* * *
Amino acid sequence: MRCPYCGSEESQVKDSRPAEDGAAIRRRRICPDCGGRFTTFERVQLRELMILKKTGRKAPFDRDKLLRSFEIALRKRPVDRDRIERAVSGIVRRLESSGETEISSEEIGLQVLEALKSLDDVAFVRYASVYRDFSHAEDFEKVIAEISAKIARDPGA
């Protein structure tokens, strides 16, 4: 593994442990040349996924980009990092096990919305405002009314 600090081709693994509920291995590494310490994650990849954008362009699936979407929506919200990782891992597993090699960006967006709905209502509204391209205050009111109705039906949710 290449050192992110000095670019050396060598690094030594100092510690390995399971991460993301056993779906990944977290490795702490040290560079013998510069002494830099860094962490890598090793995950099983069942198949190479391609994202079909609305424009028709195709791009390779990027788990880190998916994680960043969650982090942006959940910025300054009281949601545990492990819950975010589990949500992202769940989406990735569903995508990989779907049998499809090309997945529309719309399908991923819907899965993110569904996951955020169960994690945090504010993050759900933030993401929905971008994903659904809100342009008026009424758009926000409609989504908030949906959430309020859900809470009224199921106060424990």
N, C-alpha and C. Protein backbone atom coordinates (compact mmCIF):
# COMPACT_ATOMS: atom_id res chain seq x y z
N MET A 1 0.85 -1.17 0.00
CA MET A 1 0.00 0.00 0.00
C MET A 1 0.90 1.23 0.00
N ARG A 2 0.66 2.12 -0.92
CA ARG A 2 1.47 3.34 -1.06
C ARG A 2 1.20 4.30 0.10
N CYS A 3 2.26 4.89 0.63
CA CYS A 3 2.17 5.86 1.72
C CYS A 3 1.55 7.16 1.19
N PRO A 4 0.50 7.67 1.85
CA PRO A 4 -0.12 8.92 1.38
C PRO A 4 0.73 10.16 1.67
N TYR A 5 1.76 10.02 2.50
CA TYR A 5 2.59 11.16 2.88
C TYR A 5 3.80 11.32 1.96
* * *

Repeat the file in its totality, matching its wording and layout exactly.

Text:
Amino acid sequence: MRCPYCGSEESQVKDSRPAEDGAAIRRRRICPDCGGRFTTFERVQLRELMILKKTGRKAPFDRDKLLRSFEIALRKRPVDRDRIERAVSGIVRRLESSGETEISSEEIGLQVLEALKSLDDVAFVRYASVYRDFSHAEDFEKVIAEISAKIARDPGA
């Protein structure tokens, strides 16, 4: 593994442990040349996924980009990092096990919305405002009314 600090081709693994509920291995590494310490994650990849954008362009699936979407929506919200990782891992597993090699960006967006709905209502509204391209205050009111109705039906949710 290449050192992110000095670019050396060598690094030594100092510690390995399971991460993301056993779906990944977290490795702490040290560079013998510069002494830099860094962490890598090793995950099983069942198949190479391609994202079909609305424009028709195709791009390779990027788990880190998916994680960043969650982090942006959940910025300054009281949601545990492990819950975010589990949500992202769940989406990735569903995508990989779907049998499809090309997945529309719309399908991923819907899965993110569904996951955020169960994690945090504010993050759900933030993401929905971008994903659904809100342009008026009424758009926000409609989504908030949906959430309020859900809470009224199921106060424990």
N, C-alpha and C. Protein backbone atom coordinates (compact mmCIF):
# COMPACT_ATOMS: atom_id res chain seq x y z
N MET A 1 0.85 -1.17 0.00
CA MET A 1 0.00 0.00 0.00
C MET A 1 0.90 1.23 0.00
N ARG A 2 0.66 2.12 -0.92
CA ARG A 2 1.47 3.34 -1.06
C ARG A 2 1.20 4.30 0.10
N CYS A 3 2.26 4.89 0.63
CA CYS A 3 2.17 5.86 1.72
C CYS A 3 1.55 7.16 1.19
N PRO A 4 0.50 7.67 1.85
CA PRO A 4 -0.12 8.92 1.38
C PRO A 4 0.73 10.16 1.67
N TYR A 5 1.76 10.02 2.50
CA TYR A 5 2.59 11.16 2.88
C TYR A 5 3.80 11.32 1.96